The problem is many young people find this difficult. A study by the National Union of Students (NUS) found that whilst 78% of students report experiencing mental health issues, around a third said that they did not know where to support, and 40% stated they were nervous about reporting it. With students thought to be in the group with the highest rate of anxiety, these statistics paint a troubling picture.
It is natural for people to feel nervous about reporting they have depression and anxiety (I was nervous when I first started letting people know), but with students it is important they feel they can access support should they need it. There is certainly no shame in saying that you are struggling to cope and the majority of the time, people will at least try to help.
I’m not saying students should go and tell every single person in their cohort, but letting the people they feel they can trust know can ease that burden. Universities will have counselling and wellbeing services available for free, or there are helplines you can call.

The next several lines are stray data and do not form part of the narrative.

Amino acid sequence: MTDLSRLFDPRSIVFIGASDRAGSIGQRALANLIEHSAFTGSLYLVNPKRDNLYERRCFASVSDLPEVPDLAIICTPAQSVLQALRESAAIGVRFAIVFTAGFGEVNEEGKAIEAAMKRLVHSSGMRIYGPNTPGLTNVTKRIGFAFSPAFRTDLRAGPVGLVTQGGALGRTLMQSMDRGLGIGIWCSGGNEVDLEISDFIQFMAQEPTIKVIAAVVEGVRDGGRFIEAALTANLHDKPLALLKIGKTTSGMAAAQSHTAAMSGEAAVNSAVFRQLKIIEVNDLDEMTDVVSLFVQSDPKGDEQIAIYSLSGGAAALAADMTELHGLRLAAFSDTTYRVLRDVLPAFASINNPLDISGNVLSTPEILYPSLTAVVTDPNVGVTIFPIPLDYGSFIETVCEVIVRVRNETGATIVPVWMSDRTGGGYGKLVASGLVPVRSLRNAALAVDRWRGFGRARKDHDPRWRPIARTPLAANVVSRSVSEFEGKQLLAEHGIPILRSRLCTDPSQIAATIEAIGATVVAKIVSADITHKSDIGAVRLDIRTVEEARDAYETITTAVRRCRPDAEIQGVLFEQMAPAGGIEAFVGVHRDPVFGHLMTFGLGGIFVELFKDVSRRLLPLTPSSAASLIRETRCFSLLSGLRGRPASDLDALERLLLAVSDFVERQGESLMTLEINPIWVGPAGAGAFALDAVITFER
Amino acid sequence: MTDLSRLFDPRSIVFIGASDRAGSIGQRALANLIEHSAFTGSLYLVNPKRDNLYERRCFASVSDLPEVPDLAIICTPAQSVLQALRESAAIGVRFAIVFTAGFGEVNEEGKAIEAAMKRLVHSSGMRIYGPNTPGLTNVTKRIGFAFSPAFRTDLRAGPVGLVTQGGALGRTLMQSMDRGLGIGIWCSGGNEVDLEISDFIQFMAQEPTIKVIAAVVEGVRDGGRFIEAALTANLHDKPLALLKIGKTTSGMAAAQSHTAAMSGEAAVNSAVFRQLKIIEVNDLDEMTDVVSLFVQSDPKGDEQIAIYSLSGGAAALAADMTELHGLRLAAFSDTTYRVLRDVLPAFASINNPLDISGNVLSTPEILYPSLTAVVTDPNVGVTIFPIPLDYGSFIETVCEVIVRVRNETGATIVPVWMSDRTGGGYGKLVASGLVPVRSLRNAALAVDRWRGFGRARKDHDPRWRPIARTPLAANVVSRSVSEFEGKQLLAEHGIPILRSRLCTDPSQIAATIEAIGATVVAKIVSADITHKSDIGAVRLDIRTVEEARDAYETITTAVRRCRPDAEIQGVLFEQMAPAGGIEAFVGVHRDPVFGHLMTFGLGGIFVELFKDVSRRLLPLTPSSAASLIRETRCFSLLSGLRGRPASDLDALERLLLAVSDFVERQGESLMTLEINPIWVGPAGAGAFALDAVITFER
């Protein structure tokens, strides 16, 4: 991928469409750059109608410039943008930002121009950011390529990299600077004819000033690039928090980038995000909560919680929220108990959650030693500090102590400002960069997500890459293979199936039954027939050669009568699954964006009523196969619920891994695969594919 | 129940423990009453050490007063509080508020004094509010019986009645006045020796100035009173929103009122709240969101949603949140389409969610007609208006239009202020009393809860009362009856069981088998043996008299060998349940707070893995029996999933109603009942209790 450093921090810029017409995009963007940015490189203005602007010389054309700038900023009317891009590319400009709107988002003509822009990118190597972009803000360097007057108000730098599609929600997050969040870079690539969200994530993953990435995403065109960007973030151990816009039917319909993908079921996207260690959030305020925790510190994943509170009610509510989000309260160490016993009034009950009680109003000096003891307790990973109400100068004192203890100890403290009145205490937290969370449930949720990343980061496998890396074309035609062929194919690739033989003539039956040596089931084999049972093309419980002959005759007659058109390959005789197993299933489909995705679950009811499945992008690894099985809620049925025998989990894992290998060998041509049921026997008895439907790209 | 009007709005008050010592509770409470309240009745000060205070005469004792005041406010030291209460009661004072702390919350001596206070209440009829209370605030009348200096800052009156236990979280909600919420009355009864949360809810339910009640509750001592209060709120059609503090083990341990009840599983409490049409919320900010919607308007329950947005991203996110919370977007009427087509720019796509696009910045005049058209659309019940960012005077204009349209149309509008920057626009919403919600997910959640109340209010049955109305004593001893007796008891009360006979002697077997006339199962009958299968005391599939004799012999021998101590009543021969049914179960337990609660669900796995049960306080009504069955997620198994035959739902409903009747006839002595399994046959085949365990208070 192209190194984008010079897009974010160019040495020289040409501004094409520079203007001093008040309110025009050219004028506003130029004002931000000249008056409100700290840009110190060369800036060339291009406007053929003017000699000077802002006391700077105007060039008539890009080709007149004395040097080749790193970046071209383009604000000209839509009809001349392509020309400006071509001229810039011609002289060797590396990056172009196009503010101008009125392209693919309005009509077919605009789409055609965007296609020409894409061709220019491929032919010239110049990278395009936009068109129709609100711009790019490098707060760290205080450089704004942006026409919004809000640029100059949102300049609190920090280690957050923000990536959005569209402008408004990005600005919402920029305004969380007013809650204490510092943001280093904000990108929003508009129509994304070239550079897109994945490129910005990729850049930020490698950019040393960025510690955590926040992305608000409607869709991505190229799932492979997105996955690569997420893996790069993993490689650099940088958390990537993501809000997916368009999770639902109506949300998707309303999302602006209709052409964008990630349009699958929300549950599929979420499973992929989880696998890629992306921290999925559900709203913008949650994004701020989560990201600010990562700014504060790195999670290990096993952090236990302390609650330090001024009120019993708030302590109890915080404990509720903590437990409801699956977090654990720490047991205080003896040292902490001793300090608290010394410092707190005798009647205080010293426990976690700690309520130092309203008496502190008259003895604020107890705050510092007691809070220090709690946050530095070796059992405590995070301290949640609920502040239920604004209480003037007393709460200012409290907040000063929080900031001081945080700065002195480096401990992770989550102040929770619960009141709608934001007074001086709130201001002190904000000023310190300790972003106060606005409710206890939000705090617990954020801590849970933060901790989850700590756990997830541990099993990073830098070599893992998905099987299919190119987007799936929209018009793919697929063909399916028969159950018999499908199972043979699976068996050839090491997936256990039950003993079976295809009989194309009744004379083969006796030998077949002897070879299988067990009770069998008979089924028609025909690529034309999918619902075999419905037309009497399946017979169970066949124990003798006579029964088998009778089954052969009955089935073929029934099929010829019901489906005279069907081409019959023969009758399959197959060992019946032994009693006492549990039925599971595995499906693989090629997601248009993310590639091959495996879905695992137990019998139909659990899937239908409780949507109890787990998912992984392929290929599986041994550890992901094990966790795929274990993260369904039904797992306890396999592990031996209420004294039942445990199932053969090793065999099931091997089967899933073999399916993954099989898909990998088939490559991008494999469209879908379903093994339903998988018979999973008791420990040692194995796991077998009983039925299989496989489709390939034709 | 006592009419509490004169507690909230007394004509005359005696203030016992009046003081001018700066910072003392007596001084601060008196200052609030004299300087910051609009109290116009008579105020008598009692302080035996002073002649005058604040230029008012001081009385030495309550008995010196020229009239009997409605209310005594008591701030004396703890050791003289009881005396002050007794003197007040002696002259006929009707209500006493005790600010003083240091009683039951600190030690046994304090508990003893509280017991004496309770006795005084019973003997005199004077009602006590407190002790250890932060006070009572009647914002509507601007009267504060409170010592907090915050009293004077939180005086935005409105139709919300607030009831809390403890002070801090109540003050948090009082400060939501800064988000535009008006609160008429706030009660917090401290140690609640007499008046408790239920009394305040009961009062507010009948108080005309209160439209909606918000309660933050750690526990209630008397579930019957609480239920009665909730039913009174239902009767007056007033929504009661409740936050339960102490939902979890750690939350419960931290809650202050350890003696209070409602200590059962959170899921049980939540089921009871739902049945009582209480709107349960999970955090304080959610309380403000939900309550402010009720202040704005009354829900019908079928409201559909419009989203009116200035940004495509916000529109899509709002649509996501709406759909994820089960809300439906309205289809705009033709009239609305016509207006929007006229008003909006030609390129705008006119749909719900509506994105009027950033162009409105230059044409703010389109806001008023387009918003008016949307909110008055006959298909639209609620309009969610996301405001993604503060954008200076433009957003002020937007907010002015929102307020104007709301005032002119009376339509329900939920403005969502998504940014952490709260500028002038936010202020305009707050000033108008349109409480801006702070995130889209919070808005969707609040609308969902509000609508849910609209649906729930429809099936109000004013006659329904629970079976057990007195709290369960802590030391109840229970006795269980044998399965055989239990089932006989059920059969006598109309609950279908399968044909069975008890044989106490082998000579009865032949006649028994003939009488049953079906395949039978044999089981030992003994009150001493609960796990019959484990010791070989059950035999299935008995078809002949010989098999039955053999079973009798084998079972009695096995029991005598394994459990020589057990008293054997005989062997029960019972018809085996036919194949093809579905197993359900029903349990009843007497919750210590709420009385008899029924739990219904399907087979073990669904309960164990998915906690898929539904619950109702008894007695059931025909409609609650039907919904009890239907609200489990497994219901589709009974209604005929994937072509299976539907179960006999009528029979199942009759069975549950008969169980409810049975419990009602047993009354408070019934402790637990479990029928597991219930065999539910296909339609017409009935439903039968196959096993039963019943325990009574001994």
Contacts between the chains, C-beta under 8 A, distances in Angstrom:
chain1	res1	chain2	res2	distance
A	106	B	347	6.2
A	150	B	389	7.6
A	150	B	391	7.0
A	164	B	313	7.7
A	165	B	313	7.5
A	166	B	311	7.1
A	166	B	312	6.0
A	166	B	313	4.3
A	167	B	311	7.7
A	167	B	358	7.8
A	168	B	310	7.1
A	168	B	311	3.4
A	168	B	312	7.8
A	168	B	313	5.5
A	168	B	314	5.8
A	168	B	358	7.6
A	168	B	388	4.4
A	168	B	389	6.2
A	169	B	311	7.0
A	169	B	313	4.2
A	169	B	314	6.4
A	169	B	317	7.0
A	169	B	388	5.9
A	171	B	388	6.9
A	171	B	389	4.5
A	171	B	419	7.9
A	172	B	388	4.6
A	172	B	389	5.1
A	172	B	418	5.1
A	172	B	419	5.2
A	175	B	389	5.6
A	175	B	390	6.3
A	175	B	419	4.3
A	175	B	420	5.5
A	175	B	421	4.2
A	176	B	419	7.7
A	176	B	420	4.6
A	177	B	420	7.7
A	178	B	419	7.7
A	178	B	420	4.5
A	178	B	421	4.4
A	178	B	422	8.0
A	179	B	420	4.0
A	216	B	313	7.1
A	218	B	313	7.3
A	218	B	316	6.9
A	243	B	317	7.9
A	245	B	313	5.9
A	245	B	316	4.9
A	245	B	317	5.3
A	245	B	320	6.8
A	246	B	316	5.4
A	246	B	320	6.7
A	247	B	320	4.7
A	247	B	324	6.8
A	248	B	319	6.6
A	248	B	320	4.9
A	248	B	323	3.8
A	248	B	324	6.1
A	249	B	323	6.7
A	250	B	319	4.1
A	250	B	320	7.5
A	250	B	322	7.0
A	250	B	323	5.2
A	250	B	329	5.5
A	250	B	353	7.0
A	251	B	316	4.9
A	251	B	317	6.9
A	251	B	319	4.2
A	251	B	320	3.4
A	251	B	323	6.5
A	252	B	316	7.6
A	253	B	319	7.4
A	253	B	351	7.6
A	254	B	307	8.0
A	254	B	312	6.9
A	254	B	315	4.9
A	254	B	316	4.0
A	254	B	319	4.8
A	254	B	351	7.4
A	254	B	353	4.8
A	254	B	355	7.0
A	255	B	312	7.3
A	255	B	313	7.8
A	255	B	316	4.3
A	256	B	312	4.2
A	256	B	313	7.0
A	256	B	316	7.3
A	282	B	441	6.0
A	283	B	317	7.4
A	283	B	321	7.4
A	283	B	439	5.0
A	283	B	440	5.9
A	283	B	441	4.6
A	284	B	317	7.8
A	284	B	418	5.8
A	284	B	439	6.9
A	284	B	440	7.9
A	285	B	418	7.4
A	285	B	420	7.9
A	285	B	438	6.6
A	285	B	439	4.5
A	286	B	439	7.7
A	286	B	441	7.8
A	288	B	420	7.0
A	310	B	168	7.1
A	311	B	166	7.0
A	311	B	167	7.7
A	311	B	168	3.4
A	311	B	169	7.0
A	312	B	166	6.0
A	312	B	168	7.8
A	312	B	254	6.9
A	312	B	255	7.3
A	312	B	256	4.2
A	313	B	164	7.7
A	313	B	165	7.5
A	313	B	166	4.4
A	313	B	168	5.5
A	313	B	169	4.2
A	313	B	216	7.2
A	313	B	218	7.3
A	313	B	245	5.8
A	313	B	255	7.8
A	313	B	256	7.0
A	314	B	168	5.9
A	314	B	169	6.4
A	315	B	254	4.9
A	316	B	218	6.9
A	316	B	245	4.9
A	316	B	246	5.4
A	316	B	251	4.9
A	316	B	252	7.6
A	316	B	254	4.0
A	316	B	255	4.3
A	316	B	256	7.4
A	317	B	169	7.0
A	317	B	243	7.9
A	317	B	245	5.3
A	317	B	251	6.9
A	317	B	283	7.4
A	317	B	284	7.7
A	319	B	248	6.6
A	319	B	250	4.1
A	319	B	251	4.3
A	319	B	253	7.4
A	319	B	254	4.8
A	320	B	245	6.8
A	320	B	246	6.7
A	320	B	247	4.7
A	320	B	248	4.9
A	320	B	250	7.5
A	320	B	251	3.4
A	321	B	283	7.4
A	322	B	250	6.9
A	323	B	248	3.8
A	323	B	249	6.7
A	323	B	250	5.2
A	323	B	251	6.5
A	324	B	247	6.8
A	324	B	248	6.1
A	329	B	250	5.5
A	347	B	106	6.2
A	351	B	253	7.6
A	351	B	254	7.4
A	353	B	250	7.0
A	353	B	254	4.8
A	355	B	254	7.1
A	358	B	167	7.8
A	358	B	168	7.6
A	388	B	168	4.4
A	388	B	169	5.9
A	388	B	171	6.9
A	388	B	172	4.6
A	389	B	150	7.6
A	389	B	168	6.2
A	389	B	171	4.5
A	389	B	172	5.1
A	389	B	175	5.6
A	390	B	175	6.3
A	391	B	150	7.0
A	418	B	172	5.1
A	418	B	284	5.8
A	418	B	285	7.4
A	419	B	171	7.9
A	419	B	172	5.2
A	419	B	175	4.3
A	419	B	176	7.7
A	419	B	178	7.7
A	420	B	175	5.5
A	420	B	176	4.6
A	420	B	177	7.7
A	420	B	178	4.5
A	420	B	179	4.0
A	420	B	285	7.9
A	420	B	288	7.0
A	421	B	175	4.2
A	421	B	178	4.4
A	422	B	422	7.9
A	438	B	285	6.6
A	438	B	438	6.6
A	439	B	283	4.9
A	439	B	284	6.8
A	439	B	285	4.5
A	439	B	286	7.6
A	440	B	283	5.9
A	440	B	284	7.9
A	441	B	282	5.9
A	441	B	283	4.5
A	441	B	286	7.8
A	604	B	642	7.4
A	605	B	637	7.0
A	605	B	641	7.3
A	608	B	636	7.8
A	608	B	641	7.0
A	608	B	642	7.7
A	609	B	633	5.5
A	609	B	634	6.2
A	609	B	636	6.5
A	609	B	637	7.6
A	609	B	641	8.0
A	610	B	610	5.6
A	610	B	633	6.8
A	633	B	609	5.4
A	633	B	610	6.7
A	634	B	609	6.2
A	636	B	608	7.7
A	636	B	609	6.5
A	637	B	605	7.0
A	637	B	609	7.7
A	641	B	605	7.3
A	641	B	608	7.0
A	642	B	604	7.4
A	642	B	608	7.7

If I could finish with one piece of advice for anyone struggling at university, and I realise this is not easy, but do not be ashamed of asking for help. Even if it is just one person, that is a great first step and an important one. Admitting you need help takes courage, and once you take that step, you can start your own fightback.
Compared to a couple of years ago, I am in a much better place. It has been hard; I still have anxiety spikes and off-days, but they are getting fewer and further between. For the first time since 2012, I am now looking ahead to the future with optimism.
I hope you have found this article helpful, but always remember, if you are struggling, there are so many organisations out there. They will help you, if you ask them.
Thanks for reading.